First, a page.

4.2.2 Integrating Confounders

A target pollutant is likely to have several

different causal pathways under different environmental conditions, which

indicate the causal pathways we learn may be biased and may not reflect the

real reactions or propagations of pollutants. To overcome this, it is necessary

to model the environmental factors (humidity, wind, etc.) as extraneous

variables in the causality model, which simultaneously influence the cause and

effect we will elaborate how to integrate the environmental factors into the

GBN-based graphical model, to minimize the biases in causality analysis and

guarantee the causal pathways are faithful for the government’s decision

making. We first introduce the definition of confounder and then elaborate the

integration.

Confounder. A confounder is defined as a third

variable that simultaneously correlates with the cause and effect, e.g. gender

K may affect the effect of recovery P given a medicine Q, Ignoring the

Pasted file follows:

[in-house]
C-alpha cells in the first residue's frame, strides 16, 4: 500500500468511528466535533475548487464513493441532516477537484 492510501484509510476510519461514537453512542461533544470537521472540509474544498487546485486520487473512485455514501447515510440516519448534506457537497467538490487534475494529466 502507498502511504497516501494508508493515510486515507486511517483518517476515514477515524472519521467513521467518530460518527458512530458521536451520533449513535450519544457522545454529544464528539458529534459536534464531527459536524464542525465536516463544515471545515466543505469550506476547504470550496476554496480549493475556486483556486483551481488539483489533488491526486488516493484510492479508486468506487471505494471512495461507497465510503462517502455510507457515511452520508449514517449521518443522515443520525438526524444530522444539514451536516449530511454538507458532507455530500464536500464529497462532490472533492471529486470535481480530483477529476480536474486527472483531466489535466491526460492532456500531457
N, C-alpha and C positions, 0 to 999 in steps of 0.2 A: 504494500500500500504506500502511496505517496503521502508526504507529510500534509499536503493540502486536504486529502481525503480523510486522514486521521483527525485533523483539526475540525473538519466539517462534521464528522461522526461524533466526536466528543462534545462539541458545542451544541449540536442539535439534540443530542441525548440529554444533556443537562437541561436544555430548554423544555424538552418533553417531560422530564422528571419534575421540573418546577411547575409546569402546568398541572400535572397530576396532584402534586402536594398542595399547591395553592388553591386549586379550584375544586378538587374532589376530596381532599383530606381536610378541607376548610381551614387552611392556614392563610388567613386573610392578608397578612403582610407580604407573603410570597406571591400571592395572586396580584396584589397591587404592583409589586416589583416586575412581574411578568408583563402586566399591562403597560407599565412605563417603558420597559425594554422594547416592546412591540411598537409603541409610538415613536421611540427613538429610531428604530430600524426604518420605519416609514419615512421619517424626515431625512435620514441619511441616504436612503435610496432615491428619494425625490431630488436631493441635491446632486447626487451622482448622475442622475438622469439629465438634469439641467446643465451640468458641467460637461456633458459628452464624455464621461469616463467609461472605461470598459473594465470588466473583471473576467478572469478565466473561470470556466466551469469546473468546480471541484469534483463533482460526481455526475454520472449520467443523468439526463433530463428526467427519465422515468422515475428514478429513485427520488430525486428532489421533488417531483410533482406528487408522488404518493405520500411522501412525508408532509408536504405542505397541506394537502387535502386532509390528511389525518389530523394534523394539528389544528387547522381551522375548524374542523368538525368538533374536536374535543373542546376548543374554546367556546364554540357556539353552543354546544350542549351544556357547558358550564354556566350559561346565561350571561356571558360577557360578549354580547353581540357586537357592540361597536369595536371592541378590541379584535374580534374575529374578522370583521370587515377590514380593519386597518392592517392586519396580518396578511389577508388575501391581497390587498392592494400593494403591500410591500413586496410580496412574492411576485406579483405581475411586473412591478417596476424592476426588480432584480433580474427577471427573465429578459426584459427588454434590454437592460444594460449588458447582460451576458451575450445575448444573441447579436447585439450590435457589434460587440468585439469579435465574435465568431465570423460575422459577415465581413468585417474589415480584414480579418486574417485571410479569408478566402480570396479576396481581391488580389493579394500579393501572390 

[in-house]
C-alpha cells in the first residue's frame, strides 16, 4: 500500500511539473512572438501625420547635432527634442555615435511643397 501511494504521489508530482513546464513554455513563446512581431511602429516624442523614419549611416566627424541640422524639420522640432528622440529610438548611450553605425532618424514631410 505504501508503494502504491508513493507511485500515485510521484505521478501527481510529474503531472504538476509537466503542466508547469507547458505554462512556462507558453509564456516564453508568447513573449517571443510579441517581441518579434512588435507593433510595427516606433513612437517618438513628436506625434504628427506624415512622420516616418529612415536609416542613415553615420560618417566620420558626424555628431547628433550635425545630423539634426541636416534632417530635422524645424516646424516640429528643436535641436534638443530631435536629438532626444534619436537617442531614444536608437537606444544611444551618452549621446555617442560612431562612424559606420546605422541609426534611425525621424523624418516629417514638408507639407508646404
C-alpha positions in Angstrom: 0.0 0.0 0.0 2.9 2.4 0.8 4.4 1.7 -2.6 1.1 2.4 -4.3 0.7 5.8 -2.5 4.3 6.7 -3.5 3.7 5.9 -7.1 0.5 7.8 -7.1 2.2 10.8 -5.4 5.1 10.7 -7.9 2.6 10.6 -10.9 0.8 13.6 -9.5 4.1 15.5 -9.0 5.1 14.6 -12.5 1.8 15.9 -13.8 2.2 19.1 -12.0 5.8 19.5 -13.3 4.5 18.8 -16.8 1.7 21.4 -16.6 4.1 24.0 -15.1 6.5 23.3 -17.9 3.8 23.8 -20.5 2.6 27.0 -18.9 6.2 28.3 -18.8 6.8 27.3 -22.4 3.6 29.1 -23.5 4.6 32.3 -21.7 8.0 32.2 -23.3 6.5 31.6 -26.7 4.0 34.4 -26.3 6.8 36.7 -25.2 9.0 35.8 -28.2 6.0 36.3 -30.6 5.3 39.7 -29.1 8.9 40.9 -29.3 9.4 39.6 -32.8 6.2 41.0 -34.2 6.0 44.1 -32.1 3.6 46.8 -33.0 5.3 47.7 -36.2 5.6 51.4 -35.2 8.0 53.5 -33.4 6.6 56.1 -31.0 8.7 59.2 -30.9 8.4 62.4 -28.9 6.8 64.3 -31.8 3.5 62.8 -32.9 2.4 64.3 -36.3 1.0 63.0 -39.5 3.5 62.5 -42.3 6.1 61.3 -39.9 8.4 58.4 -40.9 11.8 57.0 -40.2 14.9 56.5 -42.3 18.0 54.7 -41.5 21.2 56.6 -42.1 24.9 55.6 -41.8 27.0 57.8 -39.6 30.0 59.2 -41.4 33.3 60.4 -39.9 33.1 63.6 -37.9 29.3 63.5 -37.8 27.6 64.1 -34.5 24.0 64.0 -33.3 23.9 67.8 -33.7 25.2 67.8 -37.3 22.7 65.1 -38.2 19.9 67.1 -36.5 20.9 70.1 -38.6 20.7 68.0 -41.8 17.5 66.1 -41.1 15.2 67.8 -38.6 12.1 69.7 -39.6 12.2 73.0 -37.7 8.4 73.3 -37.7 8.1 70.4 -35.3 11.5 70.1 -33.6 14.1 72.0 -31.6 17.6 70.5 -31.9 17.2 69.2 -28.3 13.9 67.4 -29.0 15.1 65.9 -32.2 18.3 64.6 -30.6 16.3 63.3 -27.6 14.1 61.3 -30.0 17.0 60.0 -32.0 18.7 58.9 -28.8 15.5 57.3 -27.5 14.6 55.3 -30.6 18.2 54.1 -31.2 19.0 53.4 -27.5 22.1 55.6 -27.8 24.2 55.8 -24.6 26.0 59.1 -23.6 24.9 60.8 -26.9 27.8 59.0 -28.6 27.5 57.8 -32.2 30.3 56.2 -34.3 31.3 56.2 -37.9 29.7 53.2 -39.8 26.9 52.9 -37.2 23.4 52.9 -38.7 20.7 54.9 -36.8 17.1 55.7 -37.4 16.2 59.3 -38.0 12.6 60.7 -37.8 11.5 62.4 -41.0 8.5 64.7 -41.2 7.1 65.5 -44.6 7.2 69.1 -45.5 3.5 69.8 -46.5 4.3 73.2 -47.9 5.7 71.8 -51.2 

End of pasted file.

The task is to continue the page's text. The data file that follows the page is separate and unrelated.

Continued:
confounders will lead to biased causality analysis. To guarantee an unbiased

causal inference, the cause-and-effect is usually adjusted by averaging all the

sub-classification cases of K 11,integrating environmental

factors as confounders, denoted as Et = {E(1) t ;E(2) t …..}g, into the GBN-based causal pathways, one challenge is there can

be too many sub-classifications of environmental statuses. For example, if

there are 5 environmental factors and each factor has 4 statuses, there will

exist 45 = 1024 causal pathways for each sub-classification case. Directly

integrating Et as confounders to the cause and effect will result in unreliable

causality analysis due to very few sample data conditioned on each

sub-classification case. Therefore, we introduce a discrete hidden confounding

variable K, which determines the

probabilities of different causal pathways from Qt to Pt, . The environmental factors Et are further integrated into K, where K = 1; 2……K. In this ways, the large number of sub-classification cases of

confounders will be greatly reduced to a small number K, as K clusters of the environmental factors. Based on Markov

equivalence (DAGs which share the same joint probability distribution 10), we

can reverse the arrow Et K to K Et, as shown in the right part of K determines the distributions of P,Qt;Et, thus enabling us to learn the distribution of the graphical

model from a generative process. To help us learn the hidden variable K, the generative process further introduces a hyper-parameter that

determines the distribution of K. Thus the graphical model

can be understood as a mixture model under K clusters. We learn the parameters

of the graphical model by maximizing the new log likelihood: